Next-generation 'Freedom Riders' ride into history
University of Utah student Esther Kim is following the path of 20th-century Civil Rights pioneers. She's one of 40 students chosen by the producers of PBS' "American Experience" to get on a bus and retrace the route of the Freedom Riders who fought racism half a century ago.
The re-creation of the ride is meant to engage youth, and are a more diverse group than the 1961 group, who were almost all either black or white. Kim, who's Korean-American, said her relationship with the Civil rights movement is "kind of complicated."
"It's weird because I had never seen Asian-Americans within this specific context," she said. "I want to feel connected to the Civil Rights movement, but I don't see myself reflected in it. So for me, part of this bus ride will be kind of reconciling where I belong within the larger social-justice movement."
Next-gen freedom riders • Kim and the other 39 riders from 30 states and the District of Columbia departed from Washington, D.C. on May 8 on a route that takes them through Virginia, North Carolina, South Carolina, Georgia, Alabama, Tennessee, Mississippi and Louisiana. They're being joined by some of the original Freedom Riders and political figures like John Seigenthaler, who was the administrative assistant to then-Attorney General Robert F. Kennedy in 1961.
Their bus is a "moving digital classroom," according to "American Experience" executive producer Mark Samels, which will stop along the way and engage students in a history lesson about the original riders.
In 1961, more than 400 black and white Americans most of them college students traveled together on buses and trains through the Deep South to challenge Jim Crow laws. Many were arrested; some endured savage beatings; all feared for their lives.
Despite the danger, the riders embraced nonviolence. "To allow violence to defeat nonviolence would have been the end of the hope of the generations before us as well as our own generation," said C.T. Vivian, an original freedom rider who was then on Martin Luther King's executive staff. "The feeling was that this is exactly what we'd been waiting for a chance to challenge evil in its own hometown. My wife and I talked and we both knew that, live or die, we were doing the best thing for our children."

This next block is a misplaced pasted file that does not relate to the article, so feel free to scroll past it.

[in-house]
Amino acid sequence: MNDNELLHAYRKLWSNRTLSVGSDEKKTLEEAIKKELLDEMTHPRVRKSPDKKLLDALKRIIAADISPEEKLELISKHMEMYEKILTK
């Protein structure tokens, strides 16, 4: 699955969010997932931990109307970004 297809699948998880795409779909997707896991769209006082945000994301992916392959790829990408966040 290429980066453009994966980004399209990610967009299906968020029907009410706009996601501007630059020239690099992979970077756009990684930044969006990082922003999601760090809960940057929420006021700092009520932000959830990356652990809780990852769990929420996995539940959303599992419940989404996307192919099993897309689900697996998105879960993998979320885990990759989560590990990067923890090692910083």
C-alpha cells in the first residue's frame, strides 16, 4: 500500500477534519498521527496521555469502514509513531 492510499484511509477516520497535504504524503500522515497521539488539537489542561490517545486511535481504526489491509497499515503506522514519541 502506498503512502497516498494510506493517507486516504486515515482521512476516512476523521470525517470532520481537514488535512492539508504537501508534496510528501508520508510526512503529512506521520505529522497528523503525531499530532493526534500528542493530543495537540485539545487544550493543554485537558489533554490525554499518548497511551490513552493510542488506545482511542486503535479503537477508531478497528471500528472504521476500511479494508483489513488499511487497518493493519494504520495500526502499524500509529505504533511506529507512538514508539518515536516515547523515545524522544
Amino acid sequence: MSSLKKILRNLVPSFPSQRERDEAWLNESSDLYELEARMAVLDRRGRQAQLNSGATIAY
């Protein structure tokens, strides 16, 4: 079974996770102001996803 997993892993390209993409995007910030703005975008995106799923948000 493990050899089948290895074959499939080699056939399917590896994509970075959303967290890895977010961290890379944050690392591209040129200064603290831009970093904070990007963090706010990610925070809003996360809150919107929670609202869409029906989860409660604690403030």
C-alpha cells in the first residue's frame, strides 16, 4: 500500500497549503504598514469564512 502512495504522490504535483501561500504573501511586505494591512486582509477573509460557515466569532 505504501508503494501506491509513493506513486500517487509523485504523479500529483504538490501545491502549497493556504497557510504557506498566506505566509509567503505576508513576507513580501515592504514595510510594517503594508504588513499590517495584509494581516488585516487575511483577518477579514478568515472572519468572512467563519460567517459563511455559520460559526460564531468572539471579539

Singing freedom songs • They were determined not to surrender, even when racists set fire to one of the buses.
"Well, I knew that if the Freedom Ride had stopped right then, we would have to have gotten many, many people killed before we were able to have a movement about anything voting rights, desegregating public facilities, or anything because the message would have been sent that you could stop a campaign by inflicting massive violence," said Diane Nash, a member of the Student Non-violent Coordinating Committee and one of the organizers of the rides.
"Freedom Riders" has already shown an ability to connect with young viewers, when it screened in Salt Lake City during the 2010 Sundance Film Festival to a group of Utah high school students who "just went wild for the film," said Stanley Nelson, the documentary's writer/producer/director. "They were clapping along with the closing credits. And we had a couple of Freedom Riders there â¦ singing freedom songs with the high school students. It was just an incredible experience."
Kim, a Skyline High graduate who's double-majoring in gender studies and sociology with a minor in Asian-America studies, is also an activist. "That's what I'm passionate about," she said. At the U., she serves as social justice and awareness week chair for the Asian American Student Association. She's also the co-chair of the student group Queer Students of Color, which works to "make a space at the university for students who are kind of on the margins of the margins."
From appreciating history to activism • Others in her generation appear passionate about these issues, too. In fact, the inspiration for the film "Freedom Riders" came from Samels' 22-year-old daughter, who was taking a class from an author who wrote a book about the movement. She urged her father to explore the subject in film.
"It was a story that I thought would resonate with my generation," Samels said. "My daughter was evidence that it could resonate with a younger generation."
Joan Mulholland, who was just 19 when she was a Freedom Rider, said she can envision contemporary youth taking up activism.
"We were considered sort of pampered airheads" who didn't understand what it was like to go through the Depression and World War II, she said. "And [the movement] caught fire. I think it could happen again. We can't tell what it will be about, but something will spark people's sense of urgency. And maybe they can learn from the way we did things, and the ideas that we had can give them some clues on how to deal with whatever they decide to face."
A contemporary take on the 'Freedom Riders'
P "Freedom Riders," a two-hour "American Experience" documentary, premieres Monday, May 16, at 7 p.m. on KUED-Ch. 7. It will be followed by the locally produced "Utah's Freedom Riders," about the fight for racial equality in the Beehive state, at 9 p.m.; and "Navigating Freedom: A Utah Youth Perspective," which features four short films, at 9:30 p.m.
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